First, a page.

8.43 GUIDELINE STRINGS AND EDGE ALIGNMENT
Inspector should make frequent measurements to insure guideline string has been correctly set and maintained. Nails used to secure guideline string shall be at intervals close enough to eliminate chords on curves and other irregularities.
Guideline strings placed on two‑lane HMA pavement should be located by measuring from redhead nails placed on centerline. Placement of lower HMA layer will cover redheads. For succeeding lifts, guideline string should be located by measuring from exposed nails used to hold string for each previous lift.
When resurfacing two‑lane PCC pavement, contractors may locate guideline strings on shoulders along outer edges. This is done by measuring out from one of the pavement edges at intervals of approximately 150 m (500 feet), then tightening string and using intermediate nails to secure string. To insure that parallel alignment is used for adjacent lane, guideline string for that lane shall be located by measuring across pavement from nails used to secure first string.
When city streets or other multilane pavements are being surfaced, guideline strings shall be inspected according to procedure described in Construction Manual 8.54.
True edge alignment controls correct lap at longitudinal joint. If insufficient lap, joint will lack density resulting in raveling and joint deterioration. Excessive lap produces an objectionable wide scab of mixture on the surface next to the centerline joint, resulting in unacceptable appearance.
An intended lap of 25 mm (1 inch) with a variance of 12.5 mm (1/2 inch) will normally be the optimum overlap for longitudinal joint construction. To maintain these close variances, adjacent lane must be constructed with true edge alignment.
Finishing machine operator shall follow guideline string exactly. If machine goes off line for any reason, it shall be adjusted back onto the line immediately. It is incorrect to smooth out the edge alignment by coming back onto the line gradually. This results in long stretches where incorrect lap at longitudinal joint will occur. When batch trucks bump finishing machines off line on curves, movement is usually down slope of curve. If machine is brought back on line gradually, an objectionable, long, straight chord will result in what is supposed to be curved edge alignment.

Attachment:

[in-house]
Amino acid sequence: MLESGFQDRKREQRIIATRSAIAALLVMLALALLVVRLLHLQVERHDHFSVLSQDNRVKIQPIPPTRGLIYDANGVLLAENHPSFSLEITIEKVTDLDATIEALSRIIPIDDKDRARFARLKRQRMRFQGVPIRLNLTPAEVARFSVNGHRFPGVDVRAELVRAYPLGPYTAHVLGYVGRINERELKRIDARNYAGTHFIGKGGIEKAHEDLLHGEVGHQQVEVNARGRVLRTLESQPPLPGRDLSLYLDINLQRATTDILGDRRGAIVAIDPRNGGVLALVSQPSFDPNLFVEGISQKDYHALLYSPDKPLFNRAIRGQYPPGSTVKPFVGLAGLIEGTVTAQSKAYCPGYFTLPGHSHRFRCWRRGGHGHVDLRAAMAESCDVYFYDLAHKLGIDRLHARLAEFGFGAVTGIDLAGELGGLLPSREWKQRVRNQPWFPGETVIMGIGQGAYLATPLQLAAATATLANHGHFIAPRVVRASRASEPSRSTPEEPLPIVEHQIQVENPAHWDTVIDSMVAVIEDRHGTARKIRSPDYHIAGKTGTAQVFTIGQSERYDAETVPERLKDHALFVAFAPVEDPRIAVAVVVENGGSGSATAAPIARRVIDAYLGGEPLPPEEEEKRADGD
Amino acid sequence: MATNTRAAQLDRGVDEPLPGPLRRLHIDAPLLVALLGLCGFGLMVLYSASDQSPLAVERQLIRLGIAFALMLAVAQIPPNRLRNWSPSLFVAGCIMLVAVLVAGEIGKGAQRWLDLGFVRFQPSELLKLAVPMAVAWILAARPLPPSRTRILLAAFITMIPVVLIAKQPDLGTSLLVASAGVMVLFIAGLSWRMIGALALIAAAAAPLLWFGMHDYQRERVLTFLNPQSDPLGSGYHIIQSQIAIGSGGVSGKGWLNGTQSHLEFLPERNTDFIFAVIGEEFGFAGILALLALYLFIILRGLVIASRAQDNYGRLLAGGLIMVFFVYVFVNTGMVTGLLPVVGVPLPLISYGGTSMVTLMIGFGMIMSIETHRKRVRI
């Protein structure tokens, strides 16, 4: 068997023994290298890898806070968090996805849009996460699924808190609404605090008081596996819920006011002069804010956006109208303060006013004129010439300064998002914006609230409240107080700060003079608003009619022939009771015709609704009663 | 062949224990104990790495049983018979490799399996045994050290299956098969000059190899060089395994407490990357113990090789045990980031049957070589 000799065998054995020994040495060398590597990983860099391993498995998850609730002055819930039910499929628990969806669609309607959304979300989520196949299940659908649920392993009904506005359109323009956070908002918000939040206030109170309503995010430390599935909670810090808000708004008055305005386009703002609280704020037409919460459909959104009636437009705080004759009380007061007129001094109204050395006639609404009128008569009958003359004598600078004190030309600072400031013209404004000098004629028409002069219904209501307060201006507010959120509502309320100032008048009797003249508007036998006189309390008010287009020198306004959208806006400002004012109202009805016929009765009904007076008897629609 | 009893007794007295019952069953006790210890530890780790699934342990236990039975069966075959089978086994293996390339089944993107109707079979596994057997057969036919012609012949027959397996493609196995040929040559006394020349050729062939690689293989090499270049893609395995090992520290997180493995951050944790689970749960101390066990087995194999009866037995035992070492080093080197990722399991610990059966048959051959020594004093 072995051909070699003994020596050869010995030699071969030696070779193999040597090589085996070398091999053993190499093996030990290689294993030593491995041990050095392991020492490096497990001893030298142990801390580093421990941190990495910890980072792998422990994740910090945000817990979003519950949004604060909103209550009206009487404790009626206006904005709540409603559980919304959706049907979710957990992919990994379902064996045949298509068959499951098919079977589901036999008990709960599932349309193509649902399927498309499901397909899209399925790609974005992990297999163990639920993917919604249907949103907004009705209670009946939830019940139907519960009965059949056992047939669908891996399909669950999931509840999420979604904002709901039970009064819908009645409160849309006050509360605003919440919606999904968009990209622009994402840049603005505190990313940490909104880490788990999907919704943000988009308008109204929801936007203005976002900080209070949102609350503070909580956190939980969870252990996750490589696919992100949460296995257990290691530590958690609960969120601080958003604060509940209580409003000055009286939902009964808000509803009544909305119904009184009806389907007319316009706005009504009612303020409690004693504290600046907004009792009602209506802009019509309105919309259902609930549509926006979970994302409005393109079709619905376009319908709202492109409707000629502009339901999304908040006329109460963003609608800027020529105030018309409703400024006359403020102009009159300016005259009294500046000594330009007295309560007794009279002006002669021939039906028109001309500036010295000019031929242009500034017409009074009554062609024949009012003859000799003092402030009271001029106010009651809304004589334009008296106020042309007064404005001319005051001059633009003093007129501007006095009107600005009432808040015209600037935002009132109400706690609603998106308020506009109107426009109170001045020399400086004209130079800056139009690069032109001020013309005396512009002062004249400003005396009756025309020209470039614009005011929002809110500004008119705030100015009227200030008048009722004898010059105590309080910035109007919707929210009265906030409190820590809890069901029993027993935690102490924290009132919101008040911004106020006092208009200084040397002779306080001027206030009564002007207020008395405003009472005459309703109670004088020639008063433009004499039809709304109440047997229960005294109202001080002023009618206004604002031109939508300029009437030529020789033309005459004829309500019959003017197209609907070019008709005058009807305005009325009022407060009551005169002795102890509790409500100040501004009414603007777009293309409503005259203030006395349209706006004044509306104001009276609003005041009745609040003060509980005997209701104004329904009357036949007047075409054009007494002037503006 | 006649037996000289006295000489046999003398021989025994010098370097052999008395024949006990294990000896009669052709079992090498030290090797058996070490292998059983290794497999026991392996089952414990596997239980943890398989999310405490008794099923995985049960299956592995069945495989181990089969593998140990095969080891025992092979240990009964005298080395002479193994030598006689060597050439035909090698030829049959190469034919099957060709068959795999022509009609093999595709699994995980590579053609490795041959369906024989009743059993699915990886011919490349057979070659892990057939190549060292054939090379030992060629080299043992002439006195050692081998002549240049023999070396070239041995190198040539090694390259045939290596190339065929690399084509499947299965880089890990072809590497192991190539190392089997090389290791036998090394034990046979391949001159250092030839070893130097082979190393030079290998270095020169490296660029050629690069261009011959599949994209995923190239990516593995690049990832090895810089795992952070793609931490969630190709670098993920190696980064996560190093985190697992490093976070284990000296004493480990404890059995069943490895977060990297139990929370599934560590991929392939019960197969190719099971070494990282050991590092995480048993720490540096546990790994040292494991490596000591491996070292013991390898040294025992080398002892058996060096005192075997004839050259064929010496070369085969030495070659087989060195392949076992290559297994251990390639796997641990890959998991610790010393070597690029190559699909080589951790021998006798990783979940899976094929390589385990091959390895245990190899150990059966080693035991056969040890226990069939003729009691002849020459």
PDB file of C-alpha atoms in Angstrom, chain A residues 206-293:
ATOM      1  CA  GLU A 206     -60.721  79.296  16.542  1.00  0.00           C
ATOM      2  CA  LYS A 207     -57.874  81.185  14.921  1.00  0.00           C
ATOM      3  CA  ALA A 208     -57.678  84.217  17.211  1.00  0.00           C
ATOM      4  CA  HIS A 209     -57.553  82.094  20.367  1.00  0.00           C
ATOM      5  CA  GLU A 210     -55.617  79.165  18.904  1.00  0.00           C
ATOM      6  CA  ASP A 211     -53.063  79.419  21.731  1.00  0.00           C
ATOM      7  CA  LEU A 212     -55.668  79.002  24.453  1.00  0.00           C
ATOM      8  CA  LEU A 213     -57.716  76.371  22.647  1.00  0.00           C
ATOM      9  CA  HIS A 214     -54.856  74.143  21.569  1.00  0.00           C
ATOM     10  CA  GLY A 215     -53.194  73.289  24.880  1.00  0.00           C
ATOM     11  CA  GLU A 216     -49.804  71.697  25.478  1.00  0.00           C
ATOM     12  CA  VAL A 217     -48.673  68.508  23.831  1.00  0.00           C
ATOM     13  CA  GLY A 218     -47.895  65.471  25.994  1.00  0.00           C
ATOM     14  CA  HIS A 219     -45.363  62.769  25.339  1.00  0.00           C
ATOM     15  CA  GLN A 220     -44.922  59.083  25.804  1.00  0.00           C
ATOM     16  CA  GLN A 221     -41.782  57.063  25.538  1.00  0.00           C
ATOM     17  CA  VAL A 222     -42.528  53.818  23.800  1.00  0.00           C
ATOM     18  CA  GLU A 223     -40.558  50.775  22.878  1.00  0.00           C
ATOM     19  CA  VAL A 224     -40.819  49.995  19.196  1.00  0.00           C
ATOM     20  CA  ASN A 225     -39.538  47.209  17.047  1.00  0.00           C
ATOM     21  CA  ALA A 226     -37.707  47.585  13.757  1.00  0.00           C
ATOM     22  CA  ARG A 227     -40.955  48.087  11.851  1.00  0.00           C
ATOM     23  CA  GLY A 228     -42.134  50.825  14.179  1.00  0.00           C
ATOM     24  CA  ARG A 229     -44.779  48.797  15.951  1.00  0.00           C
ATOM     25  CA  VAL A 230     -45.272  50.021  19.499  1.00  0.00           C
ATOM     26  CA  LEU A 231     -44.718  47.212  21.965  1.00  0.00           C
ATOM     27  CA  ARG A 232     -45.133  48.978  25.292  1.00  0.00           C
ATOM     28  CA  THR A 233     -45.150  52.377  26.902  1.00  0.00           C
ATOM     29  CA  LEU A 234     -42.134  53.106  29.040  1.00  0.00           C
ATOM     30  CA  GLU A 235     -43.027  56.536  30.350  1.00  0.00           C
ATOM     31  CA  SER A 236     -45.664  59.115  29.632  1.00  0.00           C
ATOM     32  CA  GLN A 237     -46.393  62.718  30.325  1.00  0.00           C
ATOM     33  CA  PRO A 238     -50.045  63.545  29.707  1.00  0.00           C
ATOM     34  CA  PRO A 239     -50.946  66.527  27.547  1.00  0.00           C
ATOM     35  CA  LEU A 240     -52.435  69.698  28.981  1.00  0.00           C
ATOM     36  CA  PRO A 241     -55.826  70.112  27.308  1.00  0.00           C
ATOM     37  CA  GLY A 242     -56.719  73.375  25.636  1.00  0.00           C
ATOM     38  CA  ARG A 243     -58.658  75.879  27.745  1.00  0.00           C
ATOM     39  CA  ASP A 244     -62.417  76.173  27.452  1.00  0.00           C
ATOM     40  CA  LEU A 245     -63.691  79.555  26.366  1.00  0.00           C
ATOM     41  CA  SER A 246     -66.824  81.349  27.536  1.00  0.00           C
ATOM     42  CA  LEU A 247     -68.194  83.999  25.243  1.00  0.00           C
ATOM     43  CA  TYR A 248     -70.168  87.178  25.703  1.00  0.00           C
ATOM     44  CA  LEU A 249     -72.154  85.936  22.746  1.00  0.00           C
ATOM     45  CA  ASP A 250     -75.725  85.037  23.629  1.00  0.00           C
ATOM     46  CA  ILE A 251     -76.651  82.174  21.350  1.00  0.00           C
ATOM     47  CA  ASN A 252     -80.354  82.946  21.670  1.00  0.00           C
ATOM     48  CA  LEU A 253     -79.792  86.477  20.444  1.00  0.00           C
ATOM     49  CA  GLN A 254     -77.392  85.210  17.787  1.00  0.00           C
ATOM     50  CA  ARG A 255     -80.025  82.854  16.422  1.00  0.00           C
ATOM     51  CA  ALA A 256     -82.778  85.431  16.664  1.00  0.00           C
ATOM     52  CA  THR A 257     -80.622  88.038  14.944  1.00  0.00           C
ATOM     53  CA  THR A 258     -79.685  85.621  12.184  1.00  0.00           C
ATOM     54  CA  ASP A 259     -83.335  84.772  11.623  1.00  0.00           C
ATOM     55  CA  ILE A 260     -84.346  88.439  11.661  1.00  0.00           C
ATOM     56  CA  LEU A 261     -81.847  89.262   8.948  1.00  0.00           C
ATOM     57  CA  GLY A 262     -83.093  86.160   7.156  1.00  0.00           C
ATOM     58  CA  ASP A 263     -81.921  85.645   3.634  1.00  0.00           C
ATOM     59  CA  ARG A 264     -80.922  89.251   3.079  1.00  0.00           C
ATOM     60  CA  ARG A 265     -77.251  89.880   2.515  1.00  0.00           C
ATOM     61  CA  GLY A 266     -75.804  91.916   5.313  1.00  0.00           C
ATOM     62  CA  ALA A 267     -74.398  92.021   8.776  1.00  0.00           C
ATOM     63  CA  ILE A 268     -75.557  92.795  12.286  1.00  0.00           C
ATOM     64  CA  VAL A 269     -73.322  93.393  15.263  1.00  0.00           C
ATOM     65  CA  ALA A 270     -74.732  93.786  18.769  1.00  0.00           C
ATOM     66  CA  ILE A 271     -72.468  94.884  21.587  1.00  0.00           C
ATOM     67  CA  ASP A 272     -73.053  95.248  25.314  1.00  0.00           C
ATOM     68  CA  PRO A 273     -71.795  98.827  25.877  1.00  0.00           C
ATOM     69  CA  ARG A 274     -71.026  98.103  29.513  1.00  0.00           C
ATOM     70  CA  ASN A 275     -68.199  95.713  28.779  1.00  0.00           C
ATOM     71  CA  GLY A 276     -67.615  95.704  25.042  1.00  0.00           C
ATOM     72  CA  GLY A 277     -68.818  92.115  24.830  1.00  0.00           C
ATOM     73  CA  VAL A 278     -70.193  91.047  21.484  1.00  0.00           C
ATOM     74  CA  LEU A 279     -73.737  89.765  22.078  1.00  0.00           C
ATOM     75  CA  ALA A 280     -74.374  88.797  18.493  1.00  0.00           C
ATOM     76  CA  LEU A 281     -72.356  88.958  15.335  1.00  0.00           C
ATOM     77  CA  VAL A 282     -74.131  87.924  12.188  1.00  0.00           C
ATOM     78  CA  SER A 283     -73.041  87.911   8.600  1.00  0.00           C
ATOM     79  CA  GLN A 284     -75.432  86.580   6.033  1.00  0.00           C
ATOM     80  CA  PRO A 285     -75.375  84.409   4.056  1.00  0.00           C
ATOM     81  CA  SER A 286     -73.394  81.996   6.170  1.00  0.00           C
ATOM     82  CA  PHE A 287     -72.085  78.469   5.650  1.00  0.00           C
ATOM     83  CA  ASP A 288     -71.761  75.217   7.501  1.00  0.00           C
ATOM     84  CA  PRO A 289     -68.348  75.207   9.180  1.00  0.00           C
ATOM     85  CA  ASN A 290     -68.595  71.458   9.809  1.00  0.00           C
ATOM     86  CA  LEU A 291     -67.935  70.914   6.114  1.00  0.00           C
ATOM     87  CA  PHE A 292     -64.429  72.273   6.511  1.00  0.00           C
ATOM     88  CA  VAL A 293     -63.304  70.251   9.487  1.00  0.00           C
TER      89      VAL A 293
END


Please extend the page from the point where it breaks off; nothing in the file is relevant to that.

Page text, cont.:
Irregular edge alignment due to any cause, including adjustments of finishing machine, shall be corrected at once by hand tools. When corrections in edge alignment are unable to be made promptly after they occur, inspector shall require finishing machine to be stopped until workers catch up with making corrections.
When constructing handworked areas such as driveway run outs and bridge approach tapers, edge alignment may become irregular during rolling because small high and low spots in handworked surface tend to extend in width unevenly. Edge alignment of handworked areas can be made true by first rolling the surface with a steel‑tired roller, then immediately trimming the edge with hand tools while mixture is still hot and workable.
8.44 LONGITUDINAL JOINTS